When a writer tried to tease him about his classes at Alabama, asking if he majored in basket weaving, Joe Willie said, "Nah, man, journalism—it was easier."
But all of this was a year ago. Now in this season as he goes about the business of proving that he is worth every cent of his contract (he has thrown nine touchdown passes and put the Jets in first place in the American Football League's Eastern Division through five games), he is becoming the quarterback that Werblin gambled he would be—a throwing artist who may eventually rank with the best—and he is still a swinger. Namath may be Johnny Unitas and Paul Hornung rolled into one; he may, in fact, be pro football's very own Beatle.
He lives in a penthouse on New York's Upper East Side, one that features a huge white llama-skin rug, an Italian marble bar. an elaborate stereo hookup, an oval bed that seems to increase in size with each glance, a terrace and a couple of roommates—Joe Hirsch, a writer for The Morning Telegraph. and Jet defensive back Ray Abruzzese, whom he knew at Alabama. Of Hirsch, Joe Willie says, "I got my own handicapper." Of Abruzzese, he says, "I got my own bartender," referring to Abruzzese's onetime summer job tending bar at Dudes 'n Dolls. And of his apartment, he says proudly, "I had the same decorator that Sinatra had for his pad."
He whirls around the city in his gray Lincoln Continental convertible, the radio blaring, parking by fireplugs whenever possible, wearing tailor-made suits with tight pants and loud print linings, grabbing checks, laughing, enjoying life, spending maybe $25,000 a year ("On nuthin', man") and wondering why anyone should be offended.
"I believe in letting a guy live the way he wants to if he doesn't hurt anyone. I feel that everything I do is O.K. for me and doesn't affect anybody else, including the girls I go out with," he says. "Look man, I live and let live. I like everybody. I don't care what a man is as long as he treats me right. He can be a gambler, a hustler, someone everybody else thinks is obnoxious, I don't care so long as he's straight with me and our dealings are fair. I like Cassius Clay, Bill Hartack, Doug Sanders and Hornung, all the controversial guys. They're too much. They're colorful, man. If I couldn't play football, I'd like to be a pro golfer. But I like everybody." Joe's eyes sparkle, as if he is getting ready to make a joke, and he says, "Why, I even like Howard Cosell."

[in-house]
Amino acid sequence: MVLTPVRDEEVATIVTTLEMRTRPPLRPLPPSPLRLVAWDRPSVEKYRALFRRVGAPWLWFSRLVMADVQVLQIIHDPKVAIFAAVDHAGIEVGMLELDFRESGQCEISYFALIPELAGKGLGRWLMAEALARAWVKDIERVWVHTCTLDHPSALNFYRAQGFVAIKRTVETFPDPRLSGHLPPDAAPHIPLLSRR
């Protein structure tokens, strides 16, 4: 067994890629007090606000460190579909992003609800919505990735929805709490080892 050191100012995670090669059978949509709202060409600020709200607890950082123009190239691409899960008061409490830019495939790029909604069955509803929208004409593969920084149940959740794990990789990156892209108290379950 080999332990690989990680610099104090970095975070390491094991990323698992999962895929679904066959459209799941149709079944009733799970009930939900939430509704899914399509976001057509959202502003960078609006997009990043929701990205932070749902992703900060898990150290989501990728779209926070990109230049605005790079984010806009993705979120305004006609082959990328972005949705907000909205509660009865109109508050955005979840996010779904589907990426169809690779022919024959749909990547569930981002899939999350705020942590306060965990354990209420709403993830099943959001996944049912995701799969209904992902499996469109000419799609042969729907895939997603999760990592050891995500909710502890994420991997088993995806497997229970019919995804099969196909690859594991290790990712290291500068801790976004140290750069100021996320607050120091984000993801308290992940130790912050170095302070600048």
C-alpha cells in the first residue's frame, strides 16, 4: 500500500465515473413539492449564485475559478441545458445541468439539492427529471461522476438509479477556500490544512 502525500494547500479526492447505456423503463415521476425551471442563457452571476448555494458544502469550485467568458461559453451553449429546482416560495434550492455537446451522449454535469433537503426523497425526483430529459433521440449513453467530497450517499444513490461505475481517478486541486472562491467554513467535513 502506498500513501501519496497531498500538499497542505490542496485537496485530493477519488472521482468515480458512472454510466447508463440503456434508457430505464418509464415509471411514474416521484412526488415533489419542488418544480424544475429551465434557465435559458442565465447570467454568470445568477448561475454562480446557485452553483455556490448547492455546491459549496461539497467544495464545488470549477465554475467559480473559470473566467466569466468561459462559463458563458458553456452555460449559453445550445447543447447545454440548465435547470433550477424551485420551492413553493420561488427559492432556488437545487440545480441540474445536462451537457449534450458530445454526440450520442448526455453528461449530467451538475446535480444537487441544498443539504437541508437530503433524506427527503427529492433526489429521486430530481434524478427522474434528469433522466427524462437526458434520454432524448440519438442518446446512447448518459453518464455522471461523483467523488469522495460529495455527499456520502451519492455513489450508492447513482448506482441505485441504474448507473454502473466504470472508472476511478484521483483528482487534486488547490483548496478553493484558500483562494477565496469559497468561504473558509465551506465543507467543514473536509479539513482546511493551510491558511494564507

Joe Willie's philosophy is more easily grasped when one realizes what he lifted himself up from in Beaver Falls. It is a picturesque but poor town in the hills about 30 miles outside Pittsburgh. He was the youngest of five children, and his parents were divorced when he was in the sixth grade. His father was a mill worker. He lived with his mother, and there was little money, so Joe shot pool, he shined shoes, he ran messages for bookies, he hustled; he got by. "Where I come from," he says today, "ain't nobody gonna hustle me, man."
As he prepared for his senior year of high school, the idea of going to college was remote. An older brother, John, was a career man in the Army, a warrant officer now in Vietnam. Joe was set on joining the Air Force and making it a career. What stopped him was a lot of touchdown passes and offers from precisely 52 universities, including Notre Dame—but not Alabama.
"I wanted to go to Maryland because I was stupid enough to think it was down South." he says. "I didn't know from outside Pittsburgh, man. All I knew was that I wanted to go south. A lot of kids from the East and Midwest do because of the climate."
Namath took the college board exams and failed to score high enough to get into Maryland. "You needed 750, and I scored 745, right? They wanted me to take it again, but I said to hell with it." He thought next of Penn State, but Maryland had to play Penn State the next few seasons and didn't want to face Namath. Maryland's coaches promptly called Bryant at Alabama, whom the Terps would not play, and Bear welcomed "the greatest athlete I've ever coached."
Despite his dismissal from the last two games of his junior season, Namath worships Alabama and relishes his experiences and successes there. Bryant is the greatest man he has ever known, Joe even had the hint of a Southern accent, his closest friends are from Alabama, and if there is anything that makes him mad today it is the Eastern press, which he calls "the Northern press."